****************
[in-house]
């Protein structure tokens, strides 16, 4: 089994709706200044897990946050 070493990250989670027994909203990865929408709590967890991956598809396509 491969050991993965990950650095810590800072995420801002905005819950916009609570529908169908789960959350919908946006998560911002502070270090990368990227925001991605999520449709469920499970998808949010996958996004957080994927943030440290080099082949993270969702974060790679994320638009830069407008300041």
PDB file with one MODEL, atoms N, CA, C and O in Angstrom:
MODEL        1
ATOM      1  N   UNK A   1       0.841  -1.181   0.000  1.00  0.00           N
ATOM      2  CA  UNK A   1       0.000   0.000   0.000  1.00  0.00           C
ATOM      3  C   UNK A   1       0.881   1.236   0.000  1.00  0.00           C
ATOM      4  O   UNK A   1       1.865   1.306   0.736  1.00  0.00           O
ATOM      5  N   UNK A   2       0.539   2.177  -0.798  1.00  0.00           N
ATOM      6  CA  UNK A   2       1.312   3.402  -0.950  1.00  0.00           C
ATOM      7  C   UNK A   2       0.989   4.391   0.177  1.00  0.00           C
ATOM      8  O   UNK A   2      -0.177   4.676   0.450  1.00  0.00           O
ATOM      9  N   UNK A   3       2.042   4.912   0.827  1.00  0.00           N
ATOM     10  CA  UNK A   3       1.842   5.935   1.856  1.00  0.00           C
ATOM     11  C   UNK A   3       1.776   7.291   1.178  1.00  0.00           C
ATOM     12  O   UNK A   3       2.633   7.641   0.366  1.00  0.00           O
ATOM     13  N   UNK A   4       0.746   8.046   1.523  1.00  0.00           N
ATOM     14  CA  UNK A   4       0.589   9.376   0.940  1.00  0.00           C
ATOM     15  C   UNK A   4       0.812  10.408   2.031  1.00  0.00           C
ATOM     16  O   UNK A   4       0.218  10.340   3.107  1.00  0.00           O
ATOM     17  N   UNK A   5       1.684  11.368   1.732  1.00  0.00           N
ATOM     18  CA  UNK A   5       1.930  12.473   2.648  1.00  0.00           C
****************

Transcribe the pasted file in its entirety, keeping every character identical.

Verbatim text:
[in-house]
């Protein structure tokens, strides 16, 4: 089994709706200044897990946050 070493990250989670027994909203990865929408709590967890991956598809396509 491969050991993965990950650095810590800072995420801002905005819950916009609570529908169908789960959350919908946006998560911002502070270090990368990227925001991605999520449709469920499970998808949010996958996004957080994927943030440290080099082949993270969702974060790679994320638009830069407008300041």
PDB file with one MODEL, atoms N, CA, C and O in Angstrom:
MODEL        1
ATOM      1  N   UNK A   1       0.841  -1.181   0.000  1.00  0.00           N
ATOM      2  CA  UNK A   1       0.000   0.000   0.000  1.00  0.00           C
ATOM      3  C   UNK A   1       0.881   1.236   0.000  1.00  0.00           C
ATOM      4  O   UNK A   1       1.865   1.306   0.736  1.00  0.00           O
ATOM      5  N   UNK A   2       0.539   2.177  -0.798  1.00  0.00           N
ATOM      6  CA  UNK A   2       1.312   3.402  -0.950  1.00  0.00           C
ATOM      7  C   UNK A   2       0.989   4.391   0.177  1.00  0.00           C
ATOM      8  O   UNK A   2      -0.177   4.676   0.450  1.00  0.00           O
ATOM      9  N   UNK A   3       2.042   4.912   0.827  1.00  0.00           N
ATOM     10  CA  UNK A   3       1.842   5.935   1.856  1.00  0.00           C
ATOM     11  C   UNK A   3       1.776   7.291   1.178  1.00  0.00           C
ATOM     12  O   UNK A   3       2.633   7.641   0.366  1.00  0.00           O
ATOM     13  N   UNK A   4       0.746   8.046   1.523  1.00  0.00           N
ATOM     14  CA  UNK A   4       0.589   9.376   0.940  1.00  0.00           C
ATOM     15  C   UNK A   4       0.812  10.408   2.031  1.00  0.00           C
ATOM     16  O   UNK A   4       0.218  10.340   3.107  1.00  0.00           O
ATOM     17  N   UNK A   5       1.684  11.368   1.732  1.00  0.00           N
ATOM     18  CA  UNK A   5       1.930  12.473   2.648  1.00  0.00           C